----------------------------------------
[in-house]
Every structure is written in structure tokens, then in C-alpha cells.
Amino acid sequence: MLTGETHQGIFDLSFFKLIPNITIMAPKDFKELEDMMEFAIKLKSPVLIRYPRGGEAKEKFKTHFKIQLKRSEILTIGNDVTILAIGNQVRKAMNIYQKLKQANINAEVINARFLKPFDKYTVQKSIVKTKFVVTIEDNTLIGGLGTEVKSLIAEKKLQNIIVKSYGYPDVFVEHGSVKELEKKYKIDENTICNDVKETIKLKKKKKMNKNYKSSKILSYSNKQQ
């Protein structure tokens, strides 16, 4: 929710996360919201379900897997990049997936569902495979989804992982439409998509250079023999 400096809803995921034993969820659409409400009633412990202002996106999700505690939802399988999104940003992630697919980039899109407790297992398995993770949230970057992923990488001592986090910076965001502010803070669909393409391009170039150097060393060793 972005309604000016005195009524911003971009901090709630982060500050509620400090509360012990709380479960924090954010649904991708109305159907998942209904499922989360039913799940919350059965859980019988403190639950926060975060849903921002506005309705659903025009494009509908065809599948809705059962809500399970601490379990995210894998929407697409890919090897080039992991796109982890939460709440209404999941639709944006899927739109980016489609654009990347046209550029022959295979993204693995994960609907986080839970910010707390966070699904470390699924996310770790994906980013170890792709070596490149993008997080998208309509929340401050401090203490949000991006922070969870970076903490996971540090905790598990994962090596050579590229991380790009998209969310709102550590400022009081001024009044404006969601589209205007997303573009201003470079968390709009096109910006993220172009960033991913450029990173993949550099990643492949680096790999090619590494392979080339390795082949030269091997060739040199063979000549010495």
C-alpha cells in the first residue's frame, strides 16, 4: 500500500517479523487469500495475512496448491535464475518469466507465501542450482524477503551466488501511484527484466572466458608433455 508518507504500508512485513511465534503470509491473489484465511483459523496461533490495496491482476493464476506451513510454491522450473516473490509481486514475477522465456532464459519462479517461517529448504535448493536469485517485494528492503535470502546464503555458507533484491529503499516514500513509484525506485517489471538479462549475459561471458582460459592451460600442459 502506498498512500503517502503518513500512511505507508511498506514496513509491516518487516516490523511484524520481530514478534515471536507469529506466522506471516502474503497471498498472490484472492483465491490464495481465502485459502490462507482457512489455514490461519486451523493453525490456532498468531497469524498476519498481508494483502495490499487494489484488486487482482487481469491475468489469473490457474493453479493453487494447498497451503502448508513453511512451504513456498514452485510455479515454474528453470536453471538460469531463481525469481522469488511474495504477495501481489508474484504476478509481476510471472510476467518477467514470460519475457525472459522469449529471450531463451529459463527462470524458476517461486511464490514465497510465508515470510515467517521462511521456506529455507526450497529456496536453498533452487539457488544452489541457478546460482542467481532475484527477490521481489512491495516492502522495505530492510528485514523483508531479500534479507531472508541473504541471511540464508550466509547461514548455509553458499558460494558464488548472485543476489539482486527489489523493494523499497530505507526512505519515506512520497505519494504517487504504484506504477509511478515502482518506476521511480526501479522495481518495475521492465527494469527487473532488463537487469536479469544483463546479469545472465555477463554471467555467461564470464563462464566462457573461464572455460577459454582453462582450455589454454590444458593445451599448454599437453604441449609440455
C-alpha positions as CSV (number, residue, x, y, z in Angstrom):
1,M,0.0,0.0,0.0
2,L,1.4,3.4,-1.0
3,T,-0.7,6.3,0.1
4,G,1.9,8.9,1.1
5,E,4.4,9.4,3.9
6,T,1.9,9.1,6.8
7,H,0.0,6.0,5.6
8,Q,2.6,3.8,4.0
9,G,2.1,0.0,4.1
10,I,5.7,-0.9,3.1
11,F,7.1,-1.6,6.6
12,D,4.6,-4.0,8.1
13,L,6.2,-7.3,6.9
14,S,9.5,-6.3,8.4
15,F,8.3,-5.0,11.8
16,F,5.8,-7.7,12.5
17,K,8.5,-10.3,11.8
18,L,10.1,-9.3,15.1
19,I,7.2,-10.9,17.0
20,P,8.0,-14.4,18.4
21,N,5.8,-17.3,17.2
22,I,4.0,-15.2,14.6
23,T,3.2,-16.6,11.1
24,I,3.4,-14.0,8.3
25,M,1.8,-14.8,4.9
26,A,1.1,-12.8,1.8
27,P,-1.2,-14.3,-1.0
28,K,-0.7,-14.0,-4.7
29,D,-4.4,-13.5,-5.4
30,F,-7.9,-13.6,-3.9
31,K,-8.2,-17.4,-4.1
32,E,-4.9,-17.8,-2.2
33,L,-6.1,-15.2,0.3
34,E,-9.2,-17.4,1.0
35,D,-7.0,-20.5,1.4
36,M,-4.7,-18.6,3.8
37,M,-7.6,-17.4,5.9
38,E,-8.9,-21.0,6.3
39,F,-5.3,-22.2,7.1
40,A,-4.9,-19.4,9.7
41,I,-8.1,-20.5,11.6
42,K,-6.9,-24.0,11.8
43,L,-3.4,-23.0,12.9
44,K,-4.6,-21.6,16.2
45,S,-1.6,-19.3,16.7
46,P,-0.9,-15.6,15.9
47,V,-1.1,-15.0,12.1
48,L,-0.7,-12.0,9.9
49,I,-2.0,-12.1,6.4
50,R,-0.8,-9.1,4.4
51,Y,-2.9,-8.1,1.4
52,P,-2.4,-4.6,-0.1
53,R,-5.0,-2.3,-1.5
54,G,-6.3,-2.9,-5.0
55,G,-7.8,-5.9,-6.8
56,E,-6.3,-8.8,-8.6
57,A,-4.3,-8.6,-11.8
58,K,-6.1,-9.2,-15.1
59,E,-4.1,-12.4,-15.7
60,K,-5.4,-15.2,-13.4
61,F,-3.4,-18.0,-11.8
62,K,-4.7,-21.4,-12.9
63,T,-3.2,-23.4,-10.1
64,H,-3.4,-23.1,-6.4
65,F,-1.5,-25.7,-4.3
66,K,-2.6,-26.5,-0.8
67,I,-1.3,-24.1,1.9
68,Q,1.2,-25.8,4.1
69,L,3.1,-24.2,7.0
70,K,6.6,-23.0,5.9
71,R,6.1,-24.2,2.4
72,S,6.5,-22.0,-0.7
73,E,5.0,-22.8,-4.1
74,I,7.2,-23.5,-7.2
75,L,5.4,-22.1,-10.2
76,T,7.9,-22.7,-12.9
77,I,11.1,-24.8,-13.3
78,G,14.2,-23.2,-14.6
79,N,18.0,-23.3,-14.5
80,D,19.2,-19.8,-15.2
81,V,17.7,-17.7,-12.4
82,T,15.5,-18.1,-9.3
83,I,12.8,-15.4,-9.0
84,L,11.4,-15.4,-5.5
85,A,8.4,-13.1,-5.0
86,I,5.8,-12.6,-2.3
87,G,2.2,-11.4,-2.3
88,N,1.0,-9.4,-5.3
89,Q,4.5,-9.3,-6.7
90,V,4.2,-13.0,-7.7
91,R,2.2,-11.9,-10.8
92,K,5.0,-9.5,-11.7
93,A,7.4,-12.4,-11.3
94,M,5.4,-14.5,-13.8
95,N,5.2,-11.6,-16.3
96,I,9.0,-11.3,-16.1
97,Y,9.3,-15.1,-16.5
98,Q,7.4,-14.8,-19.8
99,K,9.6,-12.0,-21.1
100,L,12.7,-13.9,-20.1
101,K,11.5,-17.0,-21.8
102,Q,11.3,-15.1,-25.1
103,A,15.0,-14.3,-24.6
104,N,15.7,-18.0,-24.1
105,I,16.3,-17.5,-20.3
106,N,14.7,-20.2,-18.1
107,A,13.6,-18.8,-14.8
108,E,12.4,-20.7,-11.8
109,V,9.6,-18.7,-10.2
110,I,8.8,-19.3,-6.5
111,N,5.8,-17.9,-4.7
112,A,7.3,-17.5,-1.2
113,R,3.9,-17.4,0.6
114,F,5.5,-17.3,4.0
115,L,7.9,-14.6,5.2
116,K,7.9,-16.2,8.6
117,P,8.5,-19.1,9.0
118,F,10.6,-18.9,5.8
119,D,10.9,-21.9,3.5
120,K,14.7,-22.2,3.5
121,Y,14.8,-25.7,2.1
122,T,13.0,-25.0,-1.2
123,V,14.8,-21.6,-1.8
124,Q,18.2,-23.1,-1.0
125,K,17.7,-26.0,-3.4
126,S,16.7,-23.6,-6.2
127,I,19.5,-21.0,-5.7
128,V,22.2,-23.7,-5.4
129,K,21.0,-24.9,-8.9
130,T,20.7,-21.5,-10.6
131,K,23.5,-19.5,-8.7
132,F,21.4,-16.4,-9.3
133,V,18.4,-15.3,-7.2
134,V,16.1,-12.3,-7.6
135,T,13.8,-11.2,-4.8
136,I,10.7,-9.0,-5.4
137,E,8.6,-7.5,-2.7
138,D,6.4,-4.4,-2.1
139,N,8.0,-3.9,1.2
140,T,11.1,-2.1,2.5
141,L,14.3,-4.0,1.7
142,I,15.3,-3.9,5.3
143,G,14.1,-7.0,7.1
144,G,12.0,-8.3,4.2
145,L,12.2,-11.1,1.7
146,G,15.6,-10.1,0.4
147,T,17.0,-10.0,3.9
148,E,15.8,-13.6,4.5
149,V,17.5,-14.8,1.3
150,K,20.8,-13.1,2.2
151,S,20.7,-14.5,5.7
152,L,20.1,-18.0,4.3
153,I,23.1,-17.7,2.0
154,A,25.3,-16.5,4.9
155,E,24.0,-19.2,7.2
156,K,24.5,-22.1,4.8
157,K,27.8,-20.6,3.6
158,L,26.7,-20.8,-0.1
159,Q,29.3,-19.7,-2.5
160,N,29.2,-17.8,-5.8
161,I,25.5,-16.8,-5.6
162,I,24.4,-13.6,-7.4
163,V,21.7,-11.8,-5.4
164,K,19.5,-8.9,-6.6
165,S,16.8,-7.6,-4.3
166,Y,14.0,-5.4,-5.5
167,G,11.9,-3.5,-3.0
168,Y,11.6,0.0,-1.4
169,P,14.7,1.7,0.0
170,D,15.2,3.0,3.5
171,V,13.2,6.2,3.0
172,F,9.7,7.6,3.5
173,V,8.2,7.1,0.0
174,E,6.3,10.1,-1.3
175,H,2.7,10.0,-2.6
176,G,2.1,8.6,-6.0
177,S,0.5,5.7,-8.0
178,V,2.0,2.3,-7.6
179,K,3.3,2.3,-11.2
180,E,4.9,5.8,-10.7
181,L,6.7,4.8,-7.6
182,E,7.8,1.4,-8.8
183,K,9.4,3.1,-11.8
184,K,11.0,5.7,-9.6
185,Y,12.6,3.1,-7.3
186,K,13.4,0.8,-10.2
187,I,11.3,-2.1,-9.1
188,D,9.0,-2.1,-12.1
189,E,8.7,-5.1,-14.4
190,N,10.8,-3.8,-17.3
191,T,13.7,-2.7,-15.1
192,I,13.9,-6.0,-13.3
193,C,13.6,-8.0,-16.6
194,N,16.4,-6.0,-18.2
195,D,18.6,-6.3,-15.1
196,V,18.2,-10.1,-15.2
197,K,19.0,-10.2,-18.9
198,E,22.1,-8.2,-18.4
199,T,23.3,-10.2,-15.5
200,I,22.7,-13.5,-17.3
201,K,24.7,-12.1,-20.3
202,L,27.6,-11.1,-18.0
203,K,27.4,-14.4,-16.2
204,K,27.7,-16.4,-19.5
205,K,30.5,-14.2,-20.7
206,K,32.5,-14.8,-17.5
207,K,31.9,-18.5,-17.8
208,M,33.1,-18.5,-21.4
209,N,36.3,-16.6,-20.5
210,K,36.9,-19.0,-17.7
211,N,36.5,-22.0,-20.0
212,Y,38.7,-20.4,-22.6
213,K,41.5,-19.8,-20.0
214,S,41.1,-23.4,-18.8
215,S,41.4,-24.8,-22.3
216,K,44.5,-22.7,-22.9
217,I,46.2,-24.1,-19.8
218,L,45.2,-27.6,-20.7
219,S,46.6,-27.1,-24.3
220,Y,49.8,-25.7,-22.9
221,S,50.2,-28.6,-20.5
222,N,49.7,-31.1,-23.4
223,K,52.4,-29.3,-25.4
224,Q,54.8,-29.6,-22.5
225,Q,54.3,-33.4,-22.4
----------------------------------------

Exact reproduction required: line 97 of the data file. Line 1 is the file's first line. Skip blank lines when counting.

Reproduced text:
91,R,2.2,-11.9,-10.8